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I don't know if this is a good question or an incredibly stupid one. But I'll ask anyway.

Websites can't have more than one hierarchical taxonomy. It would be an SEO disaster. But still, some may need that feature, mainly for navigability. Not menu navigability, but site navigability (archives, advanced search, sorting, etc). I'll explain.

Say we have a tourism website that lists hotels. There are many ways we could classify them. Let me start with an obvious one: geography. But wait, which geography? Our problem starts right at the beginning. Say we decide to go straight to an administrative classification: continents->countries->regions->sub-regions->towns/cities. That's a start.

And the url works SEO-wise: mysite.com/north-america/florida/whatever-county/whatever-city/some-hotel.html

Then, if the visitor needs to know which hotels in any taxonomy term have a swimming-pool, or a webcam, or anything else, we could add a tag (flat, horizontal) taxonomy or custom fields and that's it.

Nope, that's not it.

Our administrative geographic (hierarchical) taxonomy is a logical, legitimate one. But then the user wants to know which hotels are in the Alps, but not in the whole many-countries mountain range. He/she needs to know which hotels are in the Alps->Western Alps->Ligurian Alps->some administrative region of some country. There you go, that's a "problem", because we may need to have two, three, maybe four ways to classify (hierarchically) our items, be them hotels or articles in a groceries shop. Heck, that could be a huge issue for even a tiny, very-specialized jewelry website dealing with items of four brands, four different materials, four qualities and four kinds of measures (like size, weight, calibers and uh, I don't know, number of colors!).

Now, the answer to this problem is not about having one or more Taxonomies, in my opinion. The people in charge of such website don't have a problem of classification. They have a problem of navigability and sorting. So there are two things to be considered here.

One, how you go about classifying your items. You must have a unique way of doing this. That's how indexing works, how bots are able to crawl a site, how you make your url's, etc. There's no question about having one -an only one- hierarchical taxonomy for pure functionality.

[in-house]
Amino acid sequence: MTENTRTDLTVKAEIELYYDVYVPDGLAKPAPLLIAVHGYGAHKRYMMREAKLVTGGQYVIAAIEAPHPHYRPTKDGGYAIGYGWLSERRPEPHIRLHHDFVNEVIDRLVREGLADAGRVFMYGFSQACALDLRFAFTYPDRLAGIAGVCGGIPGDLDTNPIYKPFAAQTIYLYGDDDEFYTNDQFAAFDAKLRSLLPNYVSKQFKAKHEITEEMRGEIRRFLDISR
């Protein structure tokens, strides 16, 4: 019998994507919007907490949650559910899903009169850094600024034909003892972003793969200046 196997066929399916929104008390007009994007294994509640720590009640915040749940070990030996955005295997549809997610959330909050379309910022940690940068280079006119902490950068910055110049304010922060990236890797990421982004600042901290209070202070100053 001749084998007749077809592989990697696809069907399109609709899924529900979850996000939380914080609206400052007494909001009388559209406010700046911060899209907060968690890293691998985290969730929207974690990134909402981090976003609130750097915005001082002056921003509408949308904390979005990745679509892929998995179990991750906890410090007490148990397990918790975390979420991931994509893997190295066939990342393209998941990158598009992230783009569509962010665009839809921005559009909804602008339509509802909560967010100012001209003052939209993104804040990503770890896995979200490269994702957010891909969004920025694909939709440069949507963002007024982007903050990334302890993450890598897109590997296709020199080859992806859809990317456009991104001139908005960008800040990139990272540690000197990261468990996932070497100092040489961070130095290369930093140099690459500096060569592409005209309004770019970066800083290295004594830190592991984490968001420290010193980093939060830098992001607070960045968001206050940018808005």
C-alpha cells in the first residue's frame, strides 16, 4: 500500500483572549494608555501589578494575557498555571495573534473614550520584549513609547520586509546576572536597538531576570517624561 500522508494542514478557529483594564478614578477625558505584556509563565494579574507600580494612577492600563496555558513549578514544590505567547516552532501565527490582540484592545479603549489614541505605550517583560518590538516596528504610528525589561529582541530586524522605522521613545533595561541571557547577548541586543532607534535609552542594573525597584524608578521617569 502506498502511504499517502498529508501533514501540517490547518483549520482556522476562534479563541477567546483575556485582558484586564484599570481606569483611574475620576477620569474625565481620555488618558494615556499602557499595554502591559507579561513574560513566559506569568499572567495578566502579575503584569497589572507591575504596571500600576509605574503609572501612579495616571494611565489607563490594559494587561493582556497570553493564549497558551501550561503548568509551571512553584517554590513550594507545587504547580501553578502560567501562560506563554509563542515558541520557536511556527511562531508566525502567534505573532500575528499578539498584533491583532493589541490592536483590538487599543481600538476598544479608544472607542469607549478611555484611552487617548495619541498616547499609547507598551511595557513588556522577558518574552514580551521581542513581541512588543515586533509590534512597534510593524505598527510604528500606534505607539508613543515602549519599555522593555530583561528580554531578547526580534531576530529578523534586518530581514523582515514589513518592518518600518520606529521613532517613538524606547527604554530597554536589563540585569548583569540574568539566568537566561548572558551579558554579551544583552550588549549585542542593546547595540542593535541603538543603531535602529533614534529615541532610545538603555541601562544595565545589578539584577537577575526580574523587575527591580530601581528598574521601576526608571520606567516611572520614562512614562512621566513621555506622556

And two, how you go about navigating through your items and sorting them. This may need more than one hierarchical Taxonomy, and this (these) hierarchical Taxonomies should be there somehow and not interfere with what we could call the 'official' or 'front-end' hierarchical Taxonomy. Having a "secondary" (or even more) way of classifying items should be for internal usage only, not something that can be seen, for example, by a crawler and then have Google saying 'hey, you have three indexes and a crossed sitemap that has no sense, wrong!'.

One thought crossed my mind while writing this: is there something like "hierarchical custom fields"?

So, my question would be: on a site that must set up more than one hierarchical Taxonomy, how to deal with that and not affect SEO and other concerns?

I hope that makes sense. Thanks in advance.

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    Isn't this what the canonical URL is for? Content can appear in however many different contexts you want, the canonical URL always points to the one location where it should be indexed. I'm not sure what your question is otherwise, it seems like you're looking for opinions, which is unfortunately off-topic here. – Milo May 6 '17 at 15:54
  • +1 to what milo said, but i am also not sure how is this a wordpress specific question, what make it different from any general SEO question, that are better asked at SEO specific forums? – Mark Kaplun May 6 '17 at 16:09
  • 1/2 - This has nothing to do with the canonical URL, and I mentioned it. And no, I'm not looking for opinions. I'm looking for answers from people that have had a similar problem. I think the question is very clear, and the explanation is detailed with examples of the problem: how should the need to have more than one hierarchical taxonomy be approached? In fact, I know a way around it. You write the post, make it belong to a taxonomy. You save the post. Now you have a canonical URL set. Then you edit the post again. You make it belong to every other taxonomy that you may want. Save it again. – Karls May 8 '17 at 14:03
  • 2/2 - Now you can have archives for every taxonomy. BUT is there an SEO problem? Do you have to make something non-indexable? Is there any way to do this so it is not sort of a hack? @Milo, how would you go with the hotels example that I've given? Thanks – Karls May 8 '17 at 14:04
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All content types have a permastruct that dictates the single pattern all canonical URLs for that content type will follow, by default this contains only a single taxonomy (or none at all), making that aspect a non-issue.

As for duplicate content, inject noindex on whatever pages you don't want indexed, you can do this with the wp_head action and the general is_archive check, or use one of the popular SEO plugins if you'd like to have a UI to manage it.

  • So, in the case where one location belongs to a taxonomy like continent>country>state>city AND to another taxonomy like mountain-range>sub-mountain-range>state>city, the one that doesn't make the permastruct (or isn't the 'main' taxonomy) should have its archive pages non-indexed, right? – Karls May 8 '17 at 17:53
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Right, the answer to my question/rant was easy: Term Meta for terms of same hierarchical taxonomy that live in separate branches of the tree. You relate them with Term Meta, and that's it. Now you're capable to show any kind of navigation you want, static or dynamic.

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